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Bannister, Charles (DNB00)


BANNISTER, CHARLES (1738?–1804), actor and vocalist, whose fame is eclipsed by that of his son John [q. v.], was born in Gloucestershire, according to the ‘Thespian Dictionary,’ no very trustworthy authority, in 1738. Seven years after his birth his father obtained a post in the victualling office at Deptford, to which place the family removed. Bannister appears from an early age to have had the run of the Deptford theatre, in which, before he was eighteen, he played as an amateur Richard III, Romeo, and probably some other characters. An application to Garrick for employment being unsuccessful, he joined the Norwich circuit. His début in London was made in 1762 at the Haymarket, then under the management of Foote. The piece was the ‘Orators,’ a species of comic lecture on oratory, written and spoken by Foote, supported by various pupils placed in the boxes, as though they belonged to the audience. The character assigned to Bannister was Will Tirehack, an Oxford student. Palmer, subsequently his close friend, is said, in the ‘Life of John Bannister’ by Adolphus, to have made his début as Harry Scamper in the same play. The statement is, however, inaccurate, the début of Palmer having taken place a few months earlier at Drury Lane. Bannister's imitations of singers like Tenducci and Champneys were successful, and led to his appearance as a vocalist at Ranelagh and elsewhere. Garrick's attention was now drawn to the young actor, who made his début at Drury Lane in 1767, it is said, as Merlin in Garrick's play of ‘Cymon.’ This is possible. Bensley, however, ‘created’ that character 2 Jan. 1767, and the name of Bannister does not appear in Genest till the following season, 1767–8, when he is found, 23 Oct., playing the Prompter in ‘A Peep behind the Curtain, or the New Rehearsal,’ a farce attributed to Garrick. During many years Bannister acted or sang at the Haymarket, the Royalty, Covent Garden, and Drury Lane. His death took place 26 Oct. 1804 in Suffolk Street. An excellent vocalist, with a deep bass voice and a serviceable falsetto, a fair actor, a clever mimic, smart in rejoinder, good-natured, easy-going, and thoroughly careless in money matters, he obtained remarkable social success, was popularly known as honest Charles Bannister, and was the hero of many anecdotes of questionable authority. In one or two characters he was unrivalled. Of these, Steady, in the ‘Quaker,’ was probably best known. It has been said that no adequate representative of Shakespeare's Caliban has been seen since Bannister's death.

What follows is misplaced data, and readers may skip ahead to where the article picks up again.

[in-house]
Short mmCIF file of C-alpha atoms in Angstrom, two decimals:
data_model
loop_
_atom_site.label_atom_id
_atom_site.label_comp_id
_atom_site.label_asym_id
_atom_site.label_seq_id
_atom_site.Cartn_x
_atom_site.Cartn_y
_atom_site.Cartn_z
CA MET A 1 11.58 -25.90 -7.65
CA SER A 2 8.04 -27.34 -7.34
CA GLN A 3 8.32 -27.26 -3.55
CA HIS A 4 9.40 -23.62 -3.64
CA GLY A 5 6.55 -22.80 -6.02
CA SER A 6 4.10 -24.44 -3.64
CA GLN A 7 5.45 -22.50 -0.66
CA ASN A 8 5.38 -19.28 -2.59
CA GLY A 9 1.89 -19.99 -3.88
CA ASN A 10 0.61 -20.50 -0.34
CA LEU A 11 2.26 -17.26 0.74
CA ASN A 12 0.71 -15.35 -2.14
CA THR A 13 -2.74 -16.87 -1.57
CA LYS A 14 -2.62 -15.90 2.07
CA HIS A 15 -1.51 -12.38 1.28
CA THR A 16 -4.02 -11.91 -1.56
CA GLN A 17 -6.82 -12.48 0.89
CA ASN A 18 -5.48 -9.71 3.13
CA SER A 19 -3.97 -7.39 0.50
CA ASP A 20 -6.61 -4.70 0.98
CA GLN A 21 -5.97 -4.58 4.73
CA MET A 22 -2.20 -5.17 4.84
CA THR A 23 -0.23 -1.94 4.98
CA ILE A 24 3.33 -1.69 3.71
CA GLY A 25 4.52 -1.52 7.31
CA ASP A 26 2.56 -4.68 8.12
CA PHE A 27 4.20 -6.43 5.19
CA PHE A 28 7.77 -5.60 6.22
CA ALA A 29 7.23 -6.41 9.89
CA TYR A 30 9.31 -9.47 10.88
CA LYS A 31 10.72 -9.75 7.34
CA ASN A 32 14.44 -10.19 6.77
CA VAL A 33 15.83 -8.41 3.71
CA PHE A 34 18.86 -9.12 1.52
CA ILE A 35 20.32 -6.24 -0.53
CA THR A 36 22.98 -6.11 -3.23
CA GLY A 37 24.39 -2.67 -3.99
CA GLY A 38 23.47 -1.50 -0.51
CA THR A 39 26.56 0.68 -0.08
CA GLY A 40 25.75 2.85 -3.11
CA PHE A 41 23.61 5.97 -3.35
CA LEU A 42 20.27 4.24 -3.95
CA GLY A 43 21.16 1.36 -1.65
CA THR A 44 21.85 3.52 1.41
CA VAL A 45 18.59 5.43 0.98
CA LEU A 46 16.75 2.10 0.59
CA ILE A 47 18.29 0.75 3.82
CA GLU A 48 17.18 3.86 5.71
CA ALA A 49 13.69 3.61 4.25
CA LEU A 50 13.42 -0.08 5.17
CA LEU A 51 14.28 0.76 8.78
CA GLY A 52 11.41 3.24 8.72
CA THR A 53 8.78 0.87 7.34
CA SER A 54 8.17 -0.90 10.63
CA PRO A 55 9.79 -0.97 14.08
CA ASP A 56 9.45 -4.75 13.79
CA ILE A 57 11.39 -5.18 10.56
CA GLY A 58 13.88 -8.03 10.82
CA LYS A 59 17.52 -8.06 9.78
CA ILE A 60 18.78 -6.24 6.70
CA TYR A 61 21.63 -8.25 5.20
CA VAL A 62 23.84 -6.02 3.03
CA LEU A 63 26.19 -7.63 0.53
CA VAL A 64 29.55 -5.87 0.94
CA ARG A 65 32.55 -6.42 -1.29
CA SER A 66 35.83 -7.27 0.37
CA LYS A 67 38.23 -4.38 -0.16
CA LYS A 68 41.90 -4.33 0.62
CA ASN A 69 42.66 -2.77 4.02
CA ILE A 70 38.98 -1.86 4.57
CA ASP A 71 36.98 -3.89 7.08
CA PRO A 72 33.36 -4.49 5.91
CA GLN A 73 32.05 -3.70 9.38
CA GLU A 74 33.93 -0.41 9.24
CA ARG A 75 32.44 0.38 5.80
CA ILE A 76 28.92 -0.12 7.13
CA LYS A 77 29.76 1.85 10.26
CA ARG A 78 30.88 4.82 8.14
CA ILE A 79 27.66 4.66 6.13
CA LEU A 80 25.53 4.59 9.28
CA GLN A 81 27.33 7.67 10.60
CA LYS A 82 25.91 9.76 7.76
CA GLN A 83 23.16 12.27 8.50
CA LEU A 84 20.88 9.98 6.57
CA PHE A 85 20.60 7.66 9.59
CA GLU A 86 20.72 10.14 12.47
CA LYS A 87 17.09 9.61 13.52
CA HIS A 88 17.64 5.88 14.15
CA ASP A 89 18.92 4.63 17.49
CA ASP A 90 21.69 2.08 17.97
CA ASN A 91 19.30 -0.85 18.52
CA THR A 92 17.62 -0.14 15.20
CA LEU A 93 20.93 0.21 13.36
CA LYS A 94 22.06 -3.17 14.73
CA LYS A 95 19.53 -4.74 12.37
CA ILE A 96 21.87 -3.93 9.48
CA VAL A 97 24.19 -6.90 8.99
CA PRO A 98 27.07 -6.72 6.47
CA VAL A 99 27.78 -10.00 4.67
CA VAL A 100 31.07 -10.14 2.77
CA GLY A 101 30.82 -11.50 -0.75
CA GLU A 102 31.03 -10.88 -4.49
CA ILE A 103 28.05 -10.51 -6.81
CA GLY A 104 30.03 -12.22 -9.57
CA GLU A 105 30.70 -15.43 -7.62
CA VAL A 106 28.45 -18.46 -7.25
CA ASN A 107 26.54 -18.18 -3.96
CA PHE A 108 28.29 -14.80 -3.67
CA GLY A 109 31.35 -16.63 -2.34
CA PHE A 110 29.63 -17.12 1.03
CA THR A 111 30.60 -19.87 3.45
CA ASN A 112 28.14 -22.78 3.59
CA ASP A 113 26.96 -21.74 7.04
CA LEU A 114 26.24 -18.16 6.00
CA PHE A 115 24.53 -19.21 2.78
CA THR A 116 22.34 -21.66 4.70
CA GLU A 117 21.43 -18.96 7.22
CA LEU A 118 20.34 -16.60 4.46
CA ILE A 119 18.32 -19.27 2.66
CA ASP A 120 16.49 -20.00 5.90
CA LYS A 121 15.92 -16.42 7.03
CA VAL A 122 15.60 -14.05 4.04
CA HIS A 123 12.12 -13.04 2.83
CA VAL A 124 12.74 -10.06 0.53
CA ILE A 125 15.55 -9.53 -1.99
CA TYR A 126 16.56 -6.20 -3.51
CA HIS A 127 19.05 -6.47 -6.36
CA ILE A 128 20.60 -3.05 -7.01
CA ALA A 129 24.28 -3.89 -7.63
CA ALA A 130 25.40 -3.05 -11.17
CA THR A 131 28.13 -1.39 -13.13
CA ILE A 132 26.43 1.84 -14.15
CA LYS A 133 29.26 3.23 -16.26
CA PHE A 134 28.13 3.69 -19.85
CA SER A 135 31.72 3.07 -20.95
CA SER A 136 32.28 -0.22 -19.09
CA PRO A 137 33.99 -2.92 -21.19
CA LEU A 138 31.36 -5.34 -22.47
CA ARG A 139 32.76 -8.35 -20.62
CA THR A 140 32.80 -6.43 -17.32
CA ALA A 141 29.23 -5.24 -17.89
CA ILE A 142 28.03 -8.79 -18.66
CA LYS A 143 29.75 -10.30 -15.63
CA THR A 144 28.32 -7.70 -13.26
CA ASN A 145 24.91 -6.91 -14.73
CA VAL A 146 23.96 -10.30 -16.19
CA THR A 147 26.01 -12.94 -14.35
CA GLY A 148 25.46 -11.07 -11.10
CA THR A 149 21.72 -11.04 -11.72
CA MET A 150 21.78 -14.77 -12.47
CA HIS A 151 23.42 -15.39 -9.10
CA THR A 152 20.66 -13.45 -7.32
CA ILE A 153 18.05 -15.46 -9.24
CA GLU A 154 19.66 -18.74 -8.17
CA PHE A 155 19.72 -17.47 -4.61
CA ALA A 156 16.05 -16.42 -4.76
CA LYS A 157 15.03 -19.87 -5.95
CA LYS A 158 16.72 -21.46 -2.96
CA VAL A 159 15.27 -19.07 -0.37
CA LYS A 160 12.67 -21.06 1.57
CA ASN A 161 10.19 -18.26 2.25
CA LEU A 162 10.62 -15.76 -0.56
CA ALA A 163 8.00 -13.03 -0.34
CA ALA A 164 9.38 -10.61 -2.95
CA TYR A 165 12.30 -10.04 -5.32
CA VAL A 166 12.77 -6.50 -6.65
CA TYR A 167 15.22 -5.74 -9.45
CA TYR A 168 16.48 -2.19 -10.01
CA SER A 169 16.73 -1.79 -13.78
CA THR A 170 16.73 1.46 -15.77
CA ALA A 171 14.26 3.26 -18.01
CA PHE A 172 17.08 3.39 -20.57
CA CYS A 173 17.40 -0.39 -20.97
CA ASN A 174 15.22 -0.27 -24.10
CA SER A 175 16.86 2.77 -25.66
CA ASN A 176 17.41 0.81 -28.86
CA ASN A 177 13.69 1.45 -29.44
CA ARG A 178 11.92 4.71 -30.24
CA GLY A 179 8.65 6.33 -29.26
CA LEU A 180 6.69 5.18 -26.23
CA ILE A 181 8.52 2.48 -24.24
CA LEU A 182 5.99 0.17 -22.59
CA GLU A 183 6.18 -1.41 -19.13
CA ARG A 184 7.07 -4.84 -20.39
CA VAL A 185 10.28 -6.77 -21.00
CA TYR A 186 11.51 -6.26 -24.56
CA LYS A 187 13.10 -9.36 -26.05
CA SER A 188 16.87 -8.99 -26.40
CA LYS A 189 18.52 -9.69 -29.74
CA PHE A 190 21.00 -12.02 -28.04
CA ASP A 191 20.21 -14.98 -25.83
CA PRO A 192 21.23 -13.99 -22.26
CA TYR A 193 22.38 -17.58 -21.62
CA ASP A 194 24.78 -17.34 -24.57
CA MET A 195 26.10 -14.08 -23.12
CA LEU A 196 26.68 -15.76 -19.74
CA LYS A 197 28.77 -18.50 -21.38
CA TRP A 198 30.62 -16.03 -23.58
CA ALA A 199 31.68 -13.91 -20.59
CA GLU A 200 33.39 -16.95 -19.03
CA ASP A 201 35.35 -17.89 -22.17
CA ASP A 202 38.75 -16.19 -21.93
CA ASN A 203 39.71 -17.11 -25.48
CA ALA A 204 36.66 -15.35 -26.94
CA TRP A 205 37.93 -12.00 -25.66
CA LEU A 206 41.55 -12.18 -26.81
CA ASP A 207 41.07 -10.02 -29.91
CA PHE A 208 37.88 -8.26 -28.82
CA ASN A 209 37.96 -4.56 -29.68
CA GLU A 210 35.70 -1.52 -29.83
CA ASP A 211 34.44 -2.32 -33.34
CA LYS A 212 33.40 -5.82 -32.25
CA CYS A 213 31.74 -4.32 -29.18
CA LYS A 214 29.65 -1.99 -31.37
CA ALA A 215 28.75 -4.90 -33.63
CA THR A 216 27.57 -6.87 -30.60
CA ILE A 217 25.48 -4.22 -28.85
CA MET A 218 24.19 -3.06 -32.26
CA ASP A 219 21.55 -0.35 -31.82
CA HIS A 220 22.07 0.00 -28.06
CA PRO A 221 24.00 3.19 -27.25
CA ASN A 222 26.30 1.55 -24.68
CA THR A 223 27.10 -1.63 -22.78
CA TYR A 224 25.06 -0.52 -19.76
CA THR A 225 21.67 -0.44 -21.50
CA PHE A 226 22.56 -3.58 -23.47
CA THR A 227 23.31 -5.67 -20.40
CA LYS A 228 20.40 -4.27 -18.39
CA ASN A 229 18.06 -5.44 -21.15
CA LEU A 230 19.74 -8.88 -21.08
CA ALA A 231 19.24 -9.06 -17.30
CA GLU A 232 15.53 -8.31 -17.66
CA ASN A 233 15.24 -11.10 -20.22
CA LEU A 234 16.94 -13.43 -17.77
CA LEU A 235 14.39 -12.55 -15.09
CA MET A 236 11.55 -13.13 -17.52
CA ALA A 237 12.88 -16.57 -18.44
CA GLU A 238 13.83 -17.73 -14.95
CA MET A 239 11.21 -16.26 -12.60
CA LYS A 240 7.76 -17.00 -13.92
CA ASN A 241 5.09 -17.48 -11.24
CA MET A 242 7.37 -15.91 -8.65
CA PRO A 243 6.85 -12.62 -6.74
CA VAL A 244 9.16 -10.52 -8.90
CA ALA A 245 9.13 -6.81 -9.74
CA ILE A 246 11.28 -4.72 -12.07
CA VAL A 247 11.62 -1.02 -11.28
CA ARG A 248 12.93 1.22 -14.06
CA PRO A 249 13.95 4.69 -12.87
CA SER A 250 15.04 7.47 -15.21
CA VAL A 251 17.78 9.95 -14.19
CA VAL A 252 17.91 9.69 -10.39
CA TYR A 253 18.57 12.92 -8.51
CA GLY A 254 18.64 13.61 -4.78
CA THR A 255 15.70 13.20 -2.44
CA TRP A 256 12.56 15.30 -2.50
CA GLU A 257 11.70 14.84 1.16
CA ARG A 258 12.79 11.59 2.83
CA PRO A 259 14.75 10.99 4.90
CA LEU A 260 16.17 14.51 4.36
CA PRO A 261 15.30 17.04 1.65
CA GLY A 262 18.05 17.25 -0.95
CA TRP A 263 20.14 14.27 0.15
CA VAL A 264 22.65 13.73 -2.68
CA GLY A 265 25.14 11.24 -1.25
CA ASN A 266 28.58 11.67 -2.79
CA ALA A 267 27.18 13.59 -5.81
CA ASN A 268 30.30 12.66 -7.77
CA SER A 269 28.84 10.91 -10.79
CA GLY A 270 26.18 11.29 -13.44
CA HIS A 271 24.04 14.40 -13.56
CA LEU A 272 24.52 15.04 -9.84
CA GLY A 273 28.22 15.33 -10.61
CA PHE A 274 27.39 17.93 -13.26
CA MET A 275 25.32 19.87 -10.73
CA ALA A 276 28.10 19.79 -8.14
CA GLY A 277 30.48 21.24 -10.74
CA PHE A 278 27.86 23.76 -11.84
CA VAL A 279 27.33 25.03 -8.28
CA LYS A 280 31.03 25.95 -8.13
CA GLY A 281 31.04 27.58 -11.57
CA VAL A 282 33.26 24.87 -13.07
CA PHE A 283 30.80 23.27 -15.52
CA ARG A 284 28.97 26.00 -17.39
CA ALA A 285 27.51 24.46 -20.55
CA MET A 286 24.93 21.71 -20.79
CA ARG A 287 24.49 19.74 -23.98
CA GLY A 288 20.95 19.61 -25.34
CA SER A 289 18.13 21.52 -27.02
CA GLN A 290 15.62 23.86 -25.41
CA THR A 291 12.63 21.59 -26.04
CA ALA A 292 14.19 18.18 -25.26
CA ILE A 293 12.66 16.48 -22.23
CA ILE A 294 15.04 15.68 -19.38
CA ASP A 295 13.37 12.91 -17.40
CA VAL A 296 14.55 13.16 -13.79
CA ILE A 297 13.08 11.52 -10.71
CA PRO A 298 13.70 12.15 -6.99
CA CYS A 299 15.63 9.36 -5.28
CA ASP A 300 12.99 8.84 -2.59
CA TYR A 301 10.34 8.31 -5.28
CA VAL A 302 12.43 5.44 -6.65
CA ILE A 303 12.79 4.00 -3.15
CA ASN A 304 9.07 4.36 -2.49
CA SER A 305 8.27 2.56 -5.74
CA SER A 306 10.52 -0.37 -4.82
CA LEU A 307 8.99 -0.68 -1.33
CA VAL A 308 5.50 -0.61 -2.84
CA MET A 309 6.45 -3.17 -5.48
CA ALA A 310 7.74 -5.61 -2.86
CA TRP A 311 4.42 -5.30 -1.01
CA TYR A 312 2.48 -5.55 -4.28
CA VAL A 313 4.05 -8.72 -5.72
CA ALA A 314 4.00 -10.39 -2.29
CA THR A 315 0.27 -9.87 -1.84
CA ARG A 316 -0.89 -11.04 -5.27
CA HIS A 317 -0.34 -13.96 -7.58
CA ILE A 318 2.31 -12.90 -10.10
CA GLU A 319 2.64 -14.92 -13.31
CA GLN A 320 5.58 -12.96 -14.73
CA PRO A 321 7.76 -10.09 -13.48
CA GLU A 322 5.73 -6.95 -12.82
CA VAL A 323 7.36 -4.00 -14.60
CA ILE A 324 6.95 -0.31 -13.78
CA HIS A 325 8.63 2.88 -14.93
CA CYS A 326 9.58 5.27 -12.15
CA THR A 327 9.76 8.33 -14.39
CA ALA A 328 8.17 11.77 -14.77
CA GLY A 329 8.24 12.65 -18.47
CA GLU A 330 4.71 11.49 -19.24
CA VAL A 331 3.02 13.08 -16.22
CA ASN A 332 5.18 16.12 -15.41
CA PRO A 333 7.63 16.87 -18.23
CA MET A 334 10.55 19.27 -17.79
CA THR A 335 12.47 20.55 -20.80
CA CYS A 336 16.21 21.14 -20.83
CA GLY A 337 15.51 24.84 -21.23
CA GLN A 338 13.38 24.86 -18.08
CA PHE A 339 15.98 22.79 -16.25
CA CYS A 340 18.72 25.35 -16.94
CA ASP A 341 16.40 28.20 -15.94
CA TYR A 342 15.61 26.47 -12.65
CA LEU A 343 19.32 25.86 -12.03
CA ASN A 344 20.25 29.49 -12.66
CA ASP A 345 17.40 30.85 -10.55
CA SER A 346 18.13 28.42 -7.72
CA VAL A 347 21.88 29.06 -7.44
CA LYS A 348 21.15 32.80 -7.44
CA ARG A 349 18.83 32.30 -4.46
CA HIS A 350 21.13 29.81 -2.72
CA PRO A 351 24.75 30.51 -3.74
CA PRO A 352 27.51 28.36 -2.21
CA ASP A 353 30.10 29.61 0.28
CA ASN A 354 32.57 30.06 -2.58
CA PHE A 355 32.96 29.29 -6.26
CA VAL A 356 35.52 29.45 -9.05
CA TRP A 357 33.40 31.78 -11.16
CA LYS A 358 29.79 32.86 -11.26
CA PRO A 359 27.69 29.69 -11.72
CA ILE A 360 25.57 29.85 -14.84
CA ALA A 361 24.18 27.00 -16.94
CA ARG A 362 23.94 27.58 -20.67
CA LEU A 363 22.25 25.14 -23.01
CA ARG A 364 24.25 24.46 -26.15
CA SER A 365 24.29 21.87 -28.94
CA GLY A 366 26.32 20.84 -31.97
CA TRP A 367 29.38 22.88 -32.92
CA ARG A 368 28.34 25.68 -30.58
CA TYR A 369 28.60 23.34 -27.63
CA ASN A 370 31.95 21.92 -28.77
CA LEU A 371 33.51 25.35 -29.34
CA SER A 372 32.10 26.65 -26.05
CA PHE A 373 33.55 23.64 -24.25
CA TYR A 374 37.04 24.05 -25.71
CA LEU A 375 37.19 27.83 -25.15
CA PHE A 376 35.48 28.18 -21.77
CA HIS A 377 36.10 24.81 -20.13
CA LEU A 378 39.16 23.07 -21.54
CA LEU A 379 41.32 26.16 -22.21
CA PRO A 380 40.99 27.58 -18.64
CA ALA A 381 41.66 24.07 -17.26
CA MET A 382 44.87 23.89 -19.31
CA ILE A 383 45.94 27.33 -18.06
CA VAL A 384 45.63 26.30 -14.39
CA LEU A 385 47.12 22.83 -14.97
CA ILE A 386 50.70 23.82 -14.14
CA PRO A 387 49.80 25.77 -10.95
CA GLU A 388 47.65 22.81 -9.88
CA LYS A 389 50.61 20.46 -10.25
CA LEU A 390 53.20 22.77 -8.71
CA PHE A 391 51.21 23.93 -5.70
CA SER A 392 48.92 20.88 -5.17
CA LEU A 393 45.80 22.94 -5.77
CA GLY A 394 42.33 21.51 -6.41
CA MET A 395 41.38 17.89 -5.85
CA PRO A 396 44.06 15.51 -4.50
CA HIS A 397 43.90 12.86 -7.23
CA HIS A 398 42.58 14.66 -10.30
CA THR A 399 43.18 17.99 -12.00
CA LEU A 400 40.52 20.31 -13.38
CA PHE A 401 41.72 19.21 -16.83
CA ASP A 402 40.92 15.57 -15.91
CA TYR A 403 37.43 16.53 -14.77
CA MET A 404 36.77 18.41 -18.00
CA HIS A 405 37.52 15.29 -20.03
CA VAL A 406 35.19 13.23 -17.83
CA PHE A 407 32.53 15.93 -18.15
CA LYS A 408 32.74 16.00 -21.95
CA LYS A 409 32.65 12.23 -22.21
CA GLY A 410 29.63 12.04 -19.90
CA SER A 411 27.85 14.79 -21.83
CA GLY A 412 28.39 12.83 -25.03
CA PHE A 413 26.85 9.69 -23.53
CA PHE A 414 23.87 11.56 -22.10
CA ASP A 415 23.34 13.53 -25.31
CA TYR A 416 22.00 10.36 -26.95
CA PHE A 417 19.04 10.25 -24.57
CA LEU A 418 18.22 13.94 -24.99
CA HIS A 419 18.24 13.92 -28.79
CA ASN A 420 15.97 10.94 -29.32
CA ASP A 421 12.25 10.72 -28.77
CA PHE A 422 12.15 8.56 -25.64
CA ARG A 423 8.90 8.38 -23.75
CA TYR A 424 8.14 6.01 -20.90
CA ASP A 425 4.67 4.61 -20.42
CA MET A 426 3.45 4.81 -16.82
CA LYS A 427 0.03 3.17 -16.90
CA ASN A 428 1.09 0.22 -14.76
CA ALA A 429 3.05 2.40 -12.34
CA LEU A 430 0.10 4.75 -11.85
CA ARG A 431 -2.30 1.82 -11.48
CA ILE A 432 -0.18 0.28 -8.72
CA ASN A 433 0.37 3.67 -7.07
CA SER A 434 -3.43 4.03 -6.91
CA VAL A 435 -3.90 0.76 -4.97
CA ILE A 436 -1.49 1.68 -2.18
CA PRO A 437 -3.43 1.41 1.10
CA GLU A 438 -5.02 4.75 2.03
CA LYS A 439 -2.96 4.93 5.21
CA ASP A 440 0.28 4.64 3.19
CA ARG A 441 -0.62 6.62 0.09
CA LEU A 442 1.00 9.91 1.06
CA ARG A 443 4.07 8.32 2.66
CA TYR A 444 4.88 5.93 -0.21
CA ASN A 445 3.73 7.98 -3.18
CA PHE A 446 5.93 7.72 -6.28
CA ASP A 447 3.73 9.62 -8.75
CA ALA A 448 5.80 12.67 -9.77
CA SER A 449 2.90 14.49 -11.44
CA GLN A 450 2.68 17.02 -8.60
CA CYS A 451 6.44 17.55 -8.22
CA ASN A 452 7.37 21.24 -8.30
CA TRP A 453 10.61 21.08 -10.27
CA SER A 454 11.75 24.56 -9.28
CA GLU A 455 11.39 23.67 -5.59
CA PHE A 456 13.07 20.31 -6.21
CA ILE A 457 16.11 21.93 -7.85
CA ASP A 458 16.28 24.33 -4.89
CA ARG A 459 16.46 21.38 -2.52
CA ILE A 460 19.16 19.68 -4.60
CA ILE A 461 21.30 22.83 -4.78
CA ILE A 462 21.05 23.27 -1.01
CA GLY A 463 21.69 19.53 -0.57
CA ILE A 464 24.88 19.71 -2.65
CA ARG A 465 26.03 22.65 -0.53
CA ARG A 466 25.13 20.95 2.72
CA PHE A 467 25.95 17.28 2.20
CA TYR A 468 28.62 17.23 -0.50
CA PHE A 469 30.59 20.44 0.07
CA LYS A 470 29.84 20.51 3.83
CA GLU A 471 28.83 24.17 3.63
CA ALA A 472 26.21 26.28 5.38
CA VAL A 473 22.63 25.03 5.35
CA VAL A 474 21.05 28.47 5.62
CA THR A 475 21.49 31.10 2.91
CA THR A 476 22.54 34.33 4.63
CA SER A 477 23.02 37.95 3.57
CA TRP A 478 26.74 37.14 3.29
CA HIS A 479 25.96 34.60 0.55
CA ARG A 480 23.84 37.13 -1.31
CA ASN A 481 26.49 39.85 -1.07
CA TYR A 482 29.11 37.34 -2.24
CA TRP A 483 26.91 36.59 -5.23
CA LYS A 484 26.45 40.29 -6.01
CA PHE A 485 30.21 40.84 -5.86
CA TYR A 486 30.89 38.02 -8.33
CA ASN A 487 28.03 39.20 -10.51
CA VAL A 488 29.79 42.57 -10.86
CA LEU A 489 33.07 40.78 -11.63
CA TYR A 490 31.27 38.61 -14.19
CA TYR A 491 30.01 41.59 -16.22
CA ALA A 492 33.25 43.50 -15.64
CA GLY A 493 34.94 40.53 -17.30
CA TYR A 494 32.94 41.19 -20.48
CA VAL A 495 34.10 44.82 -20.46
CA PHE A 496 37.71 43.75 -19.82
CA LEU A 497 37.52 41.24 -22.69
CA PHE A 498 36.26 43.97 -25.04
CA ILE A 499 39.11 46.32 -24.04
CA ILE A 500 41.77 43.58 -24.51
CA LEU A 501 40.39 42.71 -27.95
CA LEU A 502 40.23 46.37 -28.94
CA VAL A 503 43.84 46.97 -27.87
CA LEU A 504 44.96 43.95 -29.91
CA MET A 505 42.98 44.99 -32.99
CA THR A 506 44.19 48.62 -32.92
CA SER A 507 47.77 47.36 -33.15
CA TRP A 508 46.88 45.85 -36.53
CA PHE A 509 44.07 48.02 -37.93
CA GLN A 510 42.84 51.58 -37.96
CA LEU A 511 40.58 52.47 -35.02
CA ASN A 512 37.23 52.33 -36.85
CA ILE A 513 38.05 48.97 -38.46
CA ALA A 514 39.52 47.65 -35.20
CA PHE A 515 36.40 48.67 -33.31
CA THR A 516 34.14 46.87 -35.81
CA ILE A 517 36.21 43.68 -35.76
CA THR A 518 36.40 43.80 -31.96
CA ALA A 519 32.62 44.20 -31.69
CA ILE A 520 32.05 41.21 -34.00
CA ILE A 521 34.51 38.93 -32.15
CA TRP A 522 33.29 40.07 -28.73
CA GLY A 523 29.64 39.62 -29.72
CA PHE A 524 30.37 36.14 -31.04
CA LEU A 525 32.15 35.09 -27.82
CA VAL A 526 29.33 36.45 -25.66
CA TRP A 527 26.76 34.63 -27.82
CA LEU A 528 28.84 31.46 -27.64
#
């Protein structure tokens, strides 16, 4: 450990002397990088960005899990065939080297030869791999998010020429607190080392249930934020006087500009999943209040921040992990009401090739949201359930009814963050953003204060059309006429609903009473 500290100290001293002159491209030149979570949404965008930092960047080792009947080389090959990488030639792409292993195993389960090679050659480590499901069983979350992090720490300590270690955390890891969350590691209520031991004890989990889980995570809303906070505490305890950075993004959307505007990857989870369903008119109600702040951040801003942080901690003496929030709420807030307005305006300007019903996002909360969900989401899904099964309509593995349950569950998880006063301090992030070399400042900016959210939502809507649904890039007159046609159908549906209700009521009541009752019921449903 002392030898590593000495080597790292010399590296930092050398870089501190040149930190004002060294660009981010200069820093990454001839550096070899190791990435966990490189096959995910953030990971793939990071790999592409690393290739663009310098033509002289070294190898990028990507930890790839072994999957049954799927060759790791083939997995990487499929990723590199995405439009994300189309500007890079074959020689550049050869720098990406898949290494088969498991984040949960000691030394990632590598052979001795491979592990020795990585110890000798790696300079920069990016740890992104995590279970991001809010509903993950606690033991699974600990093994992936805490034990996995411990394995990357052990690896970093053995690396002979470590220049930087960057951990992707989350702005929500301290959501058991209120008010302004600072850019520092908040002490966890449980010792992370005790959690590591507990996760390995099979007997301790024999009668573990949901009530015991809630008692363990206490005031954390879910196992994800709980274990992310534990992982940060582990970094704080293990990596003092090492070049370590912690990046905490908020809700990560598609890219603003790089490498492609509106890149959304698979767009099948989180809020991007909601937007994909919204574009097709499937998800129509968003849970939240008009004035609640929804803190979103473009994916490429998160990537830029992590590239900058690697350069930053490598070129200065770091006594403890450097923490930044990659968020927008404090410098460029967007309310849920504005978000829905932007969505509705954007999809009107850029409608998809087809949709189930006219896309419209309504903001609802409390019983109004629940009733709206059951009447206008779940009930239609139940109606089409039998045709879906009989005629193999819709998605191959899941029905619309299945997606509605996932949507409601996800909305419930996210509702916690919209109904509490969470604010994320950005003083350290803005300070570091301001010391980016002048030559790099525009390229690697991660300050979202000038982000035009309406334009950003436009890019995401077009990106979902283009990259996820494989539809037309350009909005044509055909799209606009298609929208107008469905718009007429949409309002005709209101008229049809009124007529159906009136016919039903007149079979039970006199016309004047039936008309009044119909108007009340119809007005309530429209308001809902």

[Adolphus's Memoirs of John Bannister, 2 vols., 1838; Thespian Dictionary, 1805; Genest's Account of the English Stage, 1832; Doran's Their Majesties' Servants, 2 vols., 1864.]

J. K.